World's Oldest White Rhino, a 'Good Giant' Who Played With Hippos, Dies at 54

The world's oldest captive white rhino has died at the age of 54, according to the Italian zoo he was kept.

The rhino, Toby—also known affectionately by zoo staff as "Grandpa Toby"—passed away on October 6 at the Parco Natura Viva zoo in Veneto, northern Italy.

He was accompanied by his keeper as well as vets and the zoo's CEO, Cesare Avesani Zaborra, who described the animal as a "good giant" and his death as "profoundly sad."

In a press release the zoo described how Toby was essentially an acquired grandfather to a group of little hippos, whom he allowed to play with his tail and horn.

The hippos were born and raised alongside the white rhino and shared a section of the zoo with him.

"And so, another piece of 20th century biodiversity goes away while the race against extinction…is increasingly played out in zoological parks," said the zoo, translated from Italian.

In a statement to AFP news agency, a zoo spokeswoman said white rhinos normally live up to 40 years old in captivity, highlighting Toby's longevity.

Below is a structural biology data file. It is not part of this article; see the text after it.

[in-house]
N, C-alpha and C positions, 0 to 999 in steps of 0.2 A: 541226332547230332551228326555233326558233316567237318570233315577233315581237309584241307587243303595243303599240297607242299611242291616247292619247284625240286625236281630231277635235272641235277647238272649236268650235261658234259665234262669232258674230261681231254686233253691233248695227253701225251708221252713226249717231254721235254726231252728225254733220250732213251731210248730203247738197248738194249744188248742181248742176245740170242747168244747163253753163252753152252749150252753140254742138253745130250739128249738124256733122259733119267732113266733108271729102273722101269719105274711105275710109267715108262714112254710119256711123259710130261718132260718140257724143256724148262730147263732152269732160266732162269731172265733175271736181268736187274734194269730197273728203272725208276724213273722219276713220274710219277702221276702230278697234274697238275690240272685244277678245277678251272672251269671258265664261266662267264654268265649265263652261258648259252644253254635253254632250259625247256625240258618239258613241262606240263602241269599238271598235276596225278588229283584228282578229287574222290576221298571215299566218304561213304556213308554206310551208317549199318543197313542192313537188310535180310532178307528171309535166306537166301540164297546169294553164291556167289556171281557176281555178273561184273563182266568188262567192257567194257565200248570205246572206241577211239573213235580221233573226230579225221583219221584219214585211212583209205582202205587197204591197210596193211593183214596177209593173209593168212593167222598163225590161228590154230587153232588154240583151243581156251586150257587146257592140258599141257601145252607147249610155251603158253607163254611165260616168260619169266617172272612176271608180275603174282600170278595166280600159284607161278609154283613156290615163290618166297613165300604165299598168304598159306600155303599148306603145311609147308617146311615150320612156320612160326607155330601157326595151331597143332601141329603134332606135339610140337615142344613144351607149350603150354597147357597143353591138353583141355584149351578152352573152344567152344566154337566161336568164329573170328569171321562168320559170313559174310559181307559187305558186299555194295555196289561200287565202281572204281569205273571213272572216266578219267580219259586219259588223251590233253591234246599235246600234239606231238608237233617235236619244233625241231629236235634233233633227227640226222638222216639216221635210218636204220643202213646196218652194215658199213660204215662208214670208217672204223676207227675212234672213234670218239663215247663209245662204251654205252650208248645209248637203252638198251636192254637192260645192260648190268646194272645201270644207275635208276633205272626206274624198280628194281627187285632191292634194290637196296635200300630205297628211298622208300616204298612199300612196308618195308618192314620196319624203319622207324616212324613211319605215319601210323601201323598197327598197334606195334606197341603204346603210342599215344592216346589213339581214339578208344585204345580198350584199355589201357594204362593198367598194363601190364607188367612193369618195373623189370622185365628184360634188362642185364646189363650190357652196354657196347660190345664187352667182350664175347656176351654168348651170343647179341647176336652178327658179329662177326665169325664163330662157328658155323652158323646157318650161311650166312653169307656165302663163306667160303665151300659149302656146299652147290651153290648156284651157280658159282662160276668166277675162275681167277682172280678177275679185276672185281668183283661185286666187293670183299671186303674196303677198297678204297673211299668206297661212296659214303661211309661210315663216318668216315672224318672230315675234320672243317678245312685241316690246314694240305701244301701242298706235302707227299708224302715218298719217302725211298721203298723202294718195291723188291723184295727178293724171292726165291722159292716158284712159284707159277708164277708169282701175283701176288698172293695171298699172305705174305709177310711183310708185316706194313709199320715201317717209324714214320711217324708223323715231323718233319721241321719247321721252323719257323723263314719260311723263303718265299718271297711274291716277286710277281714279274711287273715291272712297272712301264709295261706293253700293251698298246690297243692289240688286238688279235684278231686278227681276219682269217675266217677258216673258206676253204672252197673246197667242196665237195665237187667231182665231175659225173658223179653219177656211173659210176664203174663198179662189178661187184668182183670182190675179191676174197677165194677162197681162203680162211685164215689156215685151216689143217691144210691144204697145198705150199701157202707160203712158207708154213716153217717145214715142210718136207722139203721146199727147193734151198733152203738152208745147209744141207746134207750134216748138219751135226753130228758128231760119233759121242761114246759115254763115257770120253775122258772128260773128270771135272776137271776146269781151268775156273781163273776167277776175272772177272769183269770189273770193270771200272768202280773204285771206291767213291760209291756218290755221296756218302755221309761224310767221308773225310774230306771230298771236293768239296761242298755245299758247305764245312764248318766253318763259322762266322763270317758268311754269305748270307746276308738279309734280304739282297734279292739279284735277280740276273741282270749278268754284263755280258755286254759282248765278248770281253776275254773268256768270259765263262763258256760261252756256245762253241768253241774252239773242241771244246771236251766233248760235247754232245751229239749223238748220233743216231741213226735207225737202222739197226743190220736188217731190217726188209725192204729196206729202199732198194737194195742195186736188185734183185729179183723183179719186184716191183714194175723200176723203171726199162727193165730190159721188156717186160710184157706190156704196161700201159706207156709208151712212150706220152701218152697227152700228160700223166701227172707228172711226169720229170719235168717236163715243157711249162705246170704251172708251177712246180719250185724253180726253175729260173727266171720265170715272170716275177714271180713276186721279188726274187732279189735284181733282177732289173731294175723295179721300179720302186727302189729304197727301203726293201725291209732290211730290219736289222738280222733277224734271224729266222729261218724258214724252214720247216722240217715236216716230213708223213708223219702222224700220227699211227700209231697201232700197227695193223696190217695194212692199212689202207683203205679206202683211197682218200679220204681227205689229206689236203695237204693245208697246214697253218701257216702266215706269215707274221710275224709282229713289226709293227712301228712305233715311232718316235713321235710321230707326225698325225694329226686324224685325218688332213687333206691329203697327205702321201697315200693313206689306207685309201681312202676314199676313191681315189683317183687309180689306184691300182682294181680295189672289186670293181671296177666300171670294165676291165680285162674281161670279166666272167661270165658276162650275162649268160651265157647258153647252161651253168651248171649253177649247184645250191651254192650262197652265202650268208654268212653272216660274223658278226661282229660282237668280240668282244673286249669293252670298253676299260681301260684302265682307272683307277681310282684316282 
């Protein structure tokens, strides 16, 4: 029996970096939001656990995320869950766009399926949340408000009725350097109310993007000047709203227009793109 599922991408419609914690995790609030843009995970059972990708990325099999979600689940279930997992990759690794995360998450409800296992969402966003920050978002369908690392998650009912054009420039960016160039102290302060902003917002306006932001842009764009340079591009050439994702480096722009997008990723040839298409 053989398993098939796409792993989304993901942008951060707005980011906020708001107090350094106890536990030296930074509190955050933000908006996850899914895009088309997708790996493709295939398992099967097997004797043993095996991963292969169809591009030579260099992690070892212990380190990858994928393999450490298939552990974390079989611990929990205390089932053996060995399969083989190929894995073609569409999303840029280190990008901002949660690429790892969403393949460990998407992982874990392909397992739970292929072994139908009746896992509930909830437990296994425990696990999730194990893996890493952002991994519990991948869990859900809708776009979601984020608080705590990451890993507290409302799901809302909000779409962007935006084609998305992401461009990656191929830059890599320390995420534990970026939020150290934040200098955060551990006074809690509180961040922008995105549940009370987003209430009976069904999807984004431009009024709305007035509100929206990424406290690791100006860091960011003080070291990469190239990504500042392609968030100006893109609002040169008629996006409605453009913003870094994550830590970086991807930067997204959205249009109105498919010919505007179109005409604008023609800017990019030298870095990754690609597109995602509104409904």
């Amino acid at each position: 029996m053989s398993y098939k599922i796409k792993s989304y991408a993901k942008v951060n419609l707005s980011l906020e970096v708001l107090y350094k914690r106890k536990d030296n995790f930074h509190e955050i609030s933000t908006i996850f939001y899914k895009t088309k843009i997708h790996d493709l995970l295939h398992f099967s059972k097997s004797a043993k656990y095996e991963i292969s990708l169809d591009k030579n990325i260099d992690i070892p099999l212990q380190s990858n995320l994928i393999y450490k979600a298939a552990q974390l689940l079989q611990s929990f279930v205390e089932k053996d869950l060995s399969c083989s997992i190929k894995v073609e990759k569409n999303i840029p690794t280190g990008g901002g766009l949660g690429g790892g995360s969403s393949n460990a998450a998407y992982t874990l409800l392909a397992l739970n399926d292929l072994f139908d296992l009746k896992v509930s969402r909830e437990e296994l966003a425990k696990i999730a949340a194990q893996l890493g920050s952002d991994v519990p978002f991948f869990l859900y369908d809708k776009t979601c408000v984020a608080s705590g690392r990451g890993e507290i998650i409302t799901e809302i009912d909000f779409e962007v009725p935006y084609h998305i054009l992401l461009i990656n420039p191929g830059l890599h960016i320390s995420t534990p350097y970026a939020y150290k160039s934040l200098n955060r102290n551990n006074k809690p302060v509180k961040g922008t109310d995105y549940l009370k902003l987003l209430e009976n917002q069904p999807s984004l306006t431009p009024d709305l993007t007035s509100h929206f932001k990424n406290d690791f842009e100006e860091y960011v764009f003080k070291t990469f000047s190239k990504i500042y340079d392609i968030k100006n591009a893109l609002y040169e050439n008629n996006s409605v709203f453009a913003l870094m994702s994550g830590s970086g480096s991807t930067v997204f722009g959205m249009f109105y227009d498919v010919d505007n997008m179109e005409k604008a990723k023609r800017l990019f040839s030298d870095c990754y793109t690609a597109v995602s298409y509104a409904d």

White rhinos, the world's second-largest land mammal, have a relatively small population. There are thought to be about 18,000 left in the wild, according to the World Wildlife Fund.

There are two subspecies: The northern and southern white rhino. Of the northern type, there were only two left as of March 2018—and both were female. They are based at a conservancy in Kenya.

Toby was a southern white rhino, a subspecies that was thought to be extinct until a small population of less than 100 was found in South Africa in 1895. Since then, conservation efforts have brought their numbers up and they are currently the only one of five rhino species not to be classified as endangered.

Yet in the last decade alone, poachers have killed nearly 10,000 rhinos across Africa in order to sell their horns on the black market, the International Rhino Foundation states.

White rhinos can grow to a height of around six feet and weigh nearly 8,000 pounds.

According to Parco Natura Viva, Toby is due to be sent to Italy's Trento Science Museum (MuSe) so that he can "continue to give a face and a form to the thousands of rhinos that are slaughtered every year."

The zoo is now left with just one white rhino, a 39-year-old named Benno, France24/AFP reports. Toby's life partner, a female called Sugar, died nearly a decade ago in 2012.

White rhino
A stock photo—not Toby—shows a white rhino grazing in Kruger National Park. White rhinos are divided into northern and southern subspecies. Utopia_88/Getty